"That is the puzzle," Verbeck admitted. "I scarcely think he will attempt the museum. It would be a blow to civic pride if he did and succeeded, of course, but the odds would be against him."
"He seems to thrive on odds that are against him," the chief replied.
"Sooner or later, we'll get him!" Verbeck declared. "Sooner or later one of his people will make a slip that will give us the clew we need. They can't keep it up forever."
"But I want to land him right away!" the chief fumed. "Did you happen to read the morning paper? If this sort of thing keeps up, the mayor will be asking for my resignation, and I'll go out of office without having vindicated myself. Confound Kowen, anyway! Why couldn't he keep the crook when he had him? But for Kowen, the Black Star would be doing time in the big prison right now!"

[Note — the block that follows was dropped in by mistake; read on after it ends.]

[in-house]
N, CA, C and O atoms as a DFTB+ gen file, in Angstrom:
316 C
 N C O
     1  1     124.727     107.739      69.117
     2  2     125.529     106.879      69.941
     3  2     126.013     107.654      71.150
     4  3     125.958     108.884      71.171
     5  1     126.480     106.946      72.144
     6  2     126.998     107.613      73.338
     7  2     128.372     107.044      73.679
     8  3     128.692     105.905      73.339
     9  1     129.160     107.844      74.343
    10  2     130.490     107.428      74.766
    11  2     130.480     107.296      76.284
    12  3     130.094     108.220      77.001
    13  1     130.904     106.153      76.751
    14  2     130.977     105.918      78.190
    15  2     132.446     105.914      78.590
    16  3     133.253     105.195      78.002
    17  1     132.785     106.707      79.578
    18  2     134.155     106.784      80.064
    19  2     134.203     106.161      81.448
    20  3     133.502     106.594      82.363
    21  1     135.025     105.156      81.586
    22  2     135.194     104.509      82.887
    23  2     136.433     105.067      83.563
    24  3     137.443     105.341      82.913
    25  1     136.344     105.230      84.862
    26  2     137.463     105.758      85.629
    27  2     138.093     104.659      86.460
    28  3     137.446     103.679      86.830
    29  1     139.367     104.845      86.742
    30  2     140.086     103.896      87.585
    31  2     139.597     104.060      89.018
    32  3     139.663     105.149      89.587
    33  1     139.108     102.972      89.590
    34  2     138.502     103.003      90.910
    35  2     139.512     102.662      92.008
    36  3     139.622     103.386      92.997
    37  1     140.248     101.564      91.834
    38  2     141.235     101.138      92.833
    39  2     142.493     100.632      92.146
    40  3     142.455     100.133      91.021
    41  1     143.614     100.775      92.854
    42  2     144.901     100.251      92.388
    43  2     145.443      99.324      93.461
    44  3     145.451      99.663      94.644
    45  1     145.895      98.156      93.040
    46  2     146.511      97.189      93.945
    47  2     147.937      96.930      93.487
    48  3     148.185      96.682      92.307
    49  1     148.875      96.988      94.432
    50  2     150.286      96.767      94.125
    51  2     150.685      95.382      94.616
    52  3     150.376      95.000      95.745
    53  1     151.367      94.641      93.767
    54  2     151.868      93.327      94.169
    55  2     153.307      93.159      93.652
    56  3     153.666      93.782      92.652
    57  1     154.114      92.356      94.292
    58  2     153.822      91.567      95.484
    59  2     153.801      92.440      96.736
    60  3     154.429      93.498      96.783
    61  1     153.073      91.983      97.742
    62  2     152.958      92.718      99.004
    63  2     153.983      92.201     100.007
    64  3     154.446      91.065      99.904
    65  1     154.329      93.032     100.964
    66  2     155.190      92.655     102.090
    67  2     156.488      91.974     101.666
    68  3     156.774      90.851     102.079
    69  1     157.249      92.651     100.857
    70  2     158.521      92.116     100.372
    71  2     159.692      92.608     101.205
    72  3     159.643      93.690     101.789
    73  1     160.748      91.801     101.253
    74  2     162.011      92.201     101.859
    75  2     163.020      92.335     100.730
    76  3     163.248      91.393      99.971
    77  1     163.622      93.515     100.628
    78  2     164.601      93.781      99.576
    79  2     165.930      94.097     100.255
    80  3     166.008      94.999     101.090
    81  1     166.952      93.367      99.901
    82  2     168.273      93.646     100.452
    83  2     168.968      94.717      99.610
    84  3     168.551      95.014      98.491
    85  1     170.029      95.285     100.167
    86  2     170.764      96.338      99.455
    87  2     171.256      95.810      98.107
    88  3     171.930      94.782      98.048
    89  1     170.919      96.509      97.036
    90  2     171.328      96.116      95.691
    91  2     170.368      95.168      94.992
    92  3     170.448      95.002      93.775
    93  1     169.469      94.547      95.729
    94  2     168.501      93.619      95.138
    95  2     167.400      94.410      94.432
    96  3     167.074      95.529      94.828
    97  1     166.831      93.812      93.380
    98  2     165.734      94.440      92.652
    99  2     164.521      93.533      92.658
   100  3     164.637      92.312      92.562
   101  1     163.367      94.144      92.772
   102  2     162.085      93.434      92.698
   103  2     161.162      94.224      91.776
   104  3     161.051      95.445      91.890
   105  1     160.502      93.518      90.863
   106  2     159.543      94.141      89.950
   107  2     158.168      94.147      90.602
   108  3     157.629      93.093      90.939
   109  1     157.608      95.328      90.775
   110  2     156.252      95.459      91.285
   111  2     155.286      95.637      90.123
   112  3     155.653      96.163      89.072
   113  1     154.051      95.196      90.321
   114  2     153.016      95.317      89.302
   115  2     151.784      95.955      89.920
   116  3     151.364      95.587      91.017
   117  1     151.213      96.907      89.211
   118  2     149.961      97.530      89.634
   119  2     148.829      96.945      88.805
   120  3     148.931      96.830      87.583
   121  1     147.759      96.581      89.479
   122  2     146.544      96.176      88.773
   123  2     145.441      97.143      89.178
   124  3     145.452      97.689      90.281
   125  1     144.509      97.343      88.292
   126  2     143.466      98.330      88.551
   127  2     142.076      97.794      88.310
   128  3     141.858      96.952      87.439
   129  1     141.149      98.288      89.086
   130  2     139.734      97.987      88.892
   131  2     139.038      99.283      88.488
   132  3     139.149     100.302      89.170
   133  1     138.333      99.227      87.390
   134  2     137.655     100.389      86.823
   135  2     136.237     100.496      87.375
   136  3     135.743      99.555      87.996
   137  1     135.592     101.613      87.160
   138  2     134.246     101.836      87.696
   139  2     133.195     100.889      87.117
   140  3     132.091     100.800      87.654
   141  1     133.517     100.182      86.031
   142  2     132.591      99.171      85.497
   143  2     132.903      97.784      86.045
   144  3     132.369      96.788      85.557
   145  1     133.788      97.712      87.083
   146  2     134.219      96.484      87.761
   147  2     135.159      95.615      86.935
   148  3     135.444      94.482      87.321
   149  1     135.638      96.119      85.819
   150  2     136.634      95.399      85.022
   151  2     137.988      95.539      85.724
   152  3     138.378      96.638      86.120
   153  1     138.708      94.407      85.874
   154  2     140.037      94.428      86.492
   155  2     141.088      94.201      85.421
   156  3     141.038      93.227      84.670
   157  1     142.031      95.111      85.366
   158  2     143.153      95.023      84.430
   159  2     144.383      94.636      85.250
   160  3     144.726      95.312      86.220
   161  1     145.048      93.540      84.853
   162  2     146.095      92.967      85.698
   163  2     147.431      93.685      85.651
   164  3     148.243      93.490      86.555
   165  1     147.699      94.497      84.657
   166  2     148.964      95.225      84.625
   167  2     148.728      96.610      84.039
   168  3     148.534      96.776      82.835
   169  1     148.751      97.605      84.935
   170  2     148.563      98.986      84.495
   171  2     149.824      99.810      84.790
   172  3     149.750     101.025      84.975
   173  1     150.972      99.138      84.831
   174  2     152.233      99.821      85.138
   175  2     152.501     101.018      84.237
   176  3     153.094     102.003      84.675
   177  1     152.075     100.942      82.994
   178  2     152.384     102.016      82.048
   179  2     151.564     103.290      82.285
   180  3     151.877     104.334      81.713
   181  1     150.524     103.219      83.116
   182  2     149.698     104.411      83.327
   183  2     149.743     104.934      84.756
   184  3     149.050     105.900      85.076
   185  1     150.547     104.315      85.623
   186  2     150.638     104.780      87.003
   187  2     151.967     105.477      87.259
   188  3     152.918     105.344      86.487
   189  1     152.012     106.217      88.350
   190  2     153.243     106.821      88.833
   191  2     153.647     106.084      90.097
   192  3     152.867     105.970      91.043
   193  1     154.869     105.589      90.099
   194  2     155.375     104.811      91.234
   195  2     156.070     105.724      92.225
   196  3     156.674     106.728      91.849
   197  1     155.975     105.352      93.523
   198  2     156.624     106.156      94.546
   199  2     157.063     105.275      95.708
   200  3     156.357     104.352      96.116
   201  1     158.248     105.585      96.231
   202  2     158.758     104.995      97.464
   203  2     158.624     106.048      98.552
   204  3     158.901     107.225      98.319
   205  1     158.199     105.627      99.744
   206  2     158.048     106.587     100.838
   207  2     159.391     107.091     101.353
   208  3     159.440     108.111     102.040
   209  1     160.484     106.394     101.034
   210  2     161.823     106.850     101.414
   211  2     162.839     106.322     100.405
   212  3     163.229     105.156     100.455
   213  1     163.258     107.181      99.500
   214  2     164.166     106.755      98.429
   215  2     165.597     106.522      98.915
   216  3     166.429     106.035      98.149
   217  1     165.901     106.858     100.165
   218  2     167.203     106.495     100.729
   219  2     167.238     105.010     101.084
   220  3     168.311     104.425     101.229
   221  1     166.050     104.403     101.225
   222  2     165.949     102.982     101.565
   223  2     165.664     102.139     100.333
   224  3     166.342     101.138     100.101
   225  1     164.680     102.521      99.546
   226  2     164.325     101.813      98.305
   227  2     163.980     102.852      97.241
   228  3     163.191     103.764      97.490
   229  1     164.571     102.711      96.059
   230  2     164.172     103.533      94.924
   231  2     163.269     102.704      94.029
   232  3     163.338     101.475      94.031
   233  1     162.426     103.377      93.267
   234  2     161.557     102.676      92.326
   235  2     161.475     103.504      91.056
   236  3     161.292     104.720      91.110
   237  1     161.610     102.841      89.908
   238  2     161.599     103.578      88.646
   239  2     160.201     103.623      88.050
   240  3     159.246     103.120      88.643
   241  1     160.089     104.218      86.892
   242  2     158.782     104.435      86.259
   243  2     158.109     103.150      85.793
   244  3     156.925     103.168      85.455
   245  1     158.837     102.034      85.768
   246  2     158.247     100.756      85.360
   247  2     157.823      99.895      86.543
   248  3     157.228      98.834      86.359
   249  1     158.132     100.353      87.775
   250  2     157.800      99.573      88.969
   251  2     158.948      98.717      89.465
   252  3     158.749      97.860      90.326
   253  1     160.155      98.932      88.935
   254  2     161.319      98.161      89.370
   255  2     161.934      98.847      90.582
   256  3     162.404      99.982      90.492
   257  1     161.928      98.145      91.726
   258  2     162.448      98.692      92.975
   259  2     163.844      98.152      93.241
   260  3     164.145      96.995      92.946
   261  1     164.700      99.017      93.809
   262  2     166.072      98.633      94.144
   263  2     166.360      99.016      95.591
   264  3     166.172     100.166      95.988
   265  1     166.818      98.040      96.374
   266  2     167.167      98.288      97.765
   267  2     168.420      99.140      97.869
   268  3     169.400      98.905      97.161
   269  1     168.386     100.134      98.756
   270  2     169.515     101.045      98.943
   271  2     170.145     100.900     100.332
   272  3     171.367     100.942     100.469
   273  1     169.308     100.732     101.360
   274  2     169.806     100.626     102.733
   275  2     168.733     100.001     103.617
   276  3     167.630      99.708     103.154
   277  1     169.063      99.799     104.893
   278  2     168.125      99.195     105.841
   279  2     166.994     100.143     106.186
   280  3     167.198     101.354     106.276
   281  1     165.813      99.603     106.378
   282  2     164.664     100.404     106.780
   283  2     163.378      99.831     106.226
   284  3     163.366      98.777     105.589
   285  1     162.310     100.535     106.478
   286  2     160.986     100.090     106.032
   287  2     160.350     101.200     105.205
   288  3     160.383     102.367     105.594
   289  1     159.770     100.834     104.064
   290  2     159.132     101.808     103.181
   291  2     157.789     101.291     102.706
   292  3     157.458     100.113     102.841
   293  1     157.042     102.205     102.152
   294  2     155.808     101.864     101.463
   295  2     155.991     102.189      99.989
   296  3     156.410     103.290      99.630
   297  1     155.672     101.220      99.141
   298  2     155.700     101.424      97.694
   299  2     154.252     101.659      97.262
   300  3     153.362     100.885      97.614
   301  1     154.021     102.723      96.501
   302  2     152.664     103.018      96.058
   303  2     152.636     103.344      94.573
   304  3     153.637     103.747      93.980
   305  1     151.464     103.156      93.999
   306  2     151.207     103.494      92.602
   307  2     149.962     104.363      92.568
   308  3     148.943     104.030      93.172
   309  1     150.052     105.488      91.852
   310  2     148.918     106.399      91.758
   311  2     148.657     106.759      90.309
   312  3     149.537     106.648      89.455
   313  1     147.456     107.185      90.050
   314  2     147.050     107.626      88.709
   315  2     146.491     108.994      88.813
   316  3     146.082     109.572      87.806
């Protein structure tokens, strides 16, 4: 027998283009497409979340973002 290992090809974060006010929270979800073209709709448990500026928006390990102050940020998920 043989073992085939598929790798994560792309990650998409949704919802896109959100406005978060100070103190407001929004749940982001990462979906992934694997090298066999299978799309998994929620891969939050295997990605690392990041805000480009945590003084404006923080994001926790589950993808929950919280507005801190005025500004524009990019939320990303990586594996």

"But he isn't—and it doesn't do any particular good to wail about it," said Verbeck. "The thing to do is to get him again. Made any plans?"
"I'm up in the air!" the chief complained. "What plans can I make? I've got men guarding the museum, and those millionaires' residences, and a few scattered near the jewelry establishments. And I'll hold men ready to go to any section of the city when we get an alarm. That is all I can do. If we knew where he was going to strike——"
A buzzer sounded, and the chief took up the telephone.
"Hello!" he called.
"That you, chief?"
"Ah, good morning. This is the Black Star! I have tapped a private line again, chief, to have a little chat with you! I've been resting for a couple of days, giving my men and women a holiday. But I'm eager to be busy again!"
"When I get my hands on you——" the chief began.